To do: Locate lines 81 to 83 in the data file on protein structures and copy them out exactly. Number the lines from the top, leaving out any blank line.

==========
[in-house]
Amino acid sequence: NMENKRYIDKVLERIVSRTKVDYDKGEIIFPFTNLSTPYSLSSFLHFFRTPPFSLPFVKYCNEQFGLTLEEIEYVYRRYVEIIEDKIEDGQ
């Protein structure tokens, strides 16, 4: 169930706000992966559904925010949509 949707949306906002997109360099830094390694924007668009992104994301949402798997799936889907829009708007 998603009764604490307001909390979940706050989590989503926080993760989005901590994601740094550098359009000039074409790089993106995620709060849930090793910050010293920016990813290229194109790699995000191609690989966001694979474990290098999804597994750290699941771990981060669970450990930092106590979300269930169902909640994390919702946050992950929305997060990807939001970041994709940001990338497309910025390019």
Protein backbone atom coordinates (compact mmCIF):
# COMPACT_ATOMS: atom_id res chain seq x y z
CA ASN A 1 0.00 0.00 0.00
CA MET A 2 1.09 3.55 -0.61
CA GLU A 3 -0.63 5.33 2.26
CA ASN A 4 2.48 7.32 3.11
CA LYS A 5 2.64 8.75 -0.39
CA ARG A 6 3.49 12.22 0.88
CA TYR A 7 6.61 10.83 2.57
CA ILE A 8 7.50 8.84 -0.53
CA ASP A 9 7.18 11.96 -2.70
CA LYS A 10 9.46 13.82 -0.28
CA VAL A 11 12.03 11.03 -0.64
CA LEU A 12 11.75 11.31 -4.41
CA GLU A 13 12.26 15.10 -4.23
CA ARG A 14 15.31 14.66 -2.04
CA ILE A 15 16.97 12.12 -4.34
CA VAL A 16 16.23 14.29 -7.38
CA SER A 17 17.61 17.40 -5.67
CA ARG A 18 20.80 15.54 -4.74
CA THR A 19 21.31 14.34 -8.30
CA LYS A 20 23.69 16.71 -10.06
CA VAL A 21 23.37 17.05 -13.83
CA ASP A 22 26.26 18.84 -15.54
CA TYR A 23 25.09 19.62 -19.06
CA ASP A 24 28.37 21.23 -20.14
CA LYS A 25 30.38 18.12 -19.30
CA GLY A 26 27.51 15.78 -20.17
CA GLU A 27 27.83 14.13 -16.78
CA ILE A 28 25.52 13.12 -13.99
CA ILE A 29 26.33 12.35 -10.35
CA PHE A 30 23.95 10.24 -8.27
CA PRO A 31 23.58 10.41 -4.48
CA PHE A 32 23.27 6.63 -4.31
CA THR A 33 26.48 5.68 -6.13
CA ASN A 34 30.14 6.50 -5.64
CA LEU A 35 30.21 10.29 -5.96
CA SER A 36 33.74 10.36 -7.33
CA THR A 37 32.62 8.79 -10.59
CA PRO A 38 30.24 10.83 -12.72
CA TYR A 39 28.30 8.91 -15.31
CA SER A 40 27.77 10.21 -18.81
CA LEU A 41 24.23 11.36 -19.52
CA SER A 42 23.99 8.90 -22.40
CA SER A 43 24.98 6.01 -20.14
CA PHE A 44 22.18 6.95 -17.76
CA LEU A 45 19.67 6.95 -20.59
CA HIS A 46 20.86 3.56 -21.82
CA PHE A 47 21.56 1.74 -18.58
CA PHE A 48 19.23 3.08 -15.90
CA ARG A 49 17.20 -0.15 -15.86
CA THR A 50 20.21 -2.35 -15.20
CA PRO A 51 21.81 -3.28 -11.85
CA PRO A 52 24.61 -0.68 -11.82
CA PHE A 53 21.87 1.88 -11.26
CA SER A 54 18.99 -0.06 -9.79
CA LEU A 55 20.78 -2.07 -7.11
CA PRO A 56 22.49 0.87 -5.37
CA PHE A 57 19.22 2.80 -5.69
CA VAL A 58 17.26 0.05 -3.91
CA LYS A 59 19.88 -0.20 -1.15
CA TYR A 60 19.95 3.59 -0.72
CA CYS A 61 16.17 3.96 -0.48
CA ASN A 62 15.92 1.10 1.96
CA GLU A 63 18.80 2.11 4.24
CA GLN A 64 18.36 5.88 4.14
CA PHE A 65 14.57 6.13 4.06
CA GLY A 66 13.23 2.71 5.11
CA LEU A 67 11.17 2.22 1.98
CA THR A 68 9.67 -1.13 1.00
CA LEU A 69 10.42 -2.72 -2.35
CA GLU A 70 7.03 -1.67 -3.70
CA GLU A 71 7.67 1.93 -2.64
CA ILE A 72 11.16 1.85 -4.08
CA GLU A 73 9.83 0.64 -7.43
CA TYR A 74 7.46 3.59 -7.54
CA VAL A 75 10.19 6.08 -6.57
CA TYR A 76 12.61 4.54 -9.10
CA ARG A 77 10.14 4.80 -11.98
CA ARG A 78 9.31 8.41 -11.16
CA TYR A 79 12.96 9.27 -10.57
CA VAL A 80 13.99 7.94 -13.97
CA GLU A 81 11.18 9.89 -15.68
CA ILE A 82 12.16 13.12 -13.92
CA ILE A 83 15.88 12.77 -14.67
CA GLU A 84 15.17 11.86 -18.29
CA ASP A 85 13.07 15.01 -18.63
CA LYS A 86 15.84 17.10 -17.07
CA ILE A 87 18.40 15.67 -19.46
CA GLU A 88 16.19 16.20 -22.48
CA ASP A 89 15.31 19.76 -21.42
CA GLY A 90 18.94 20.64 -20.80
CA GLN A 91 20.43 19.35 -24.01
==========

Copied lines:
CA TYR A 76 12.61 4.54 -9.10
CA ARG A 77 10.14 4.80 -11.98
CA ARG A 78 9.31 8.41 -11.16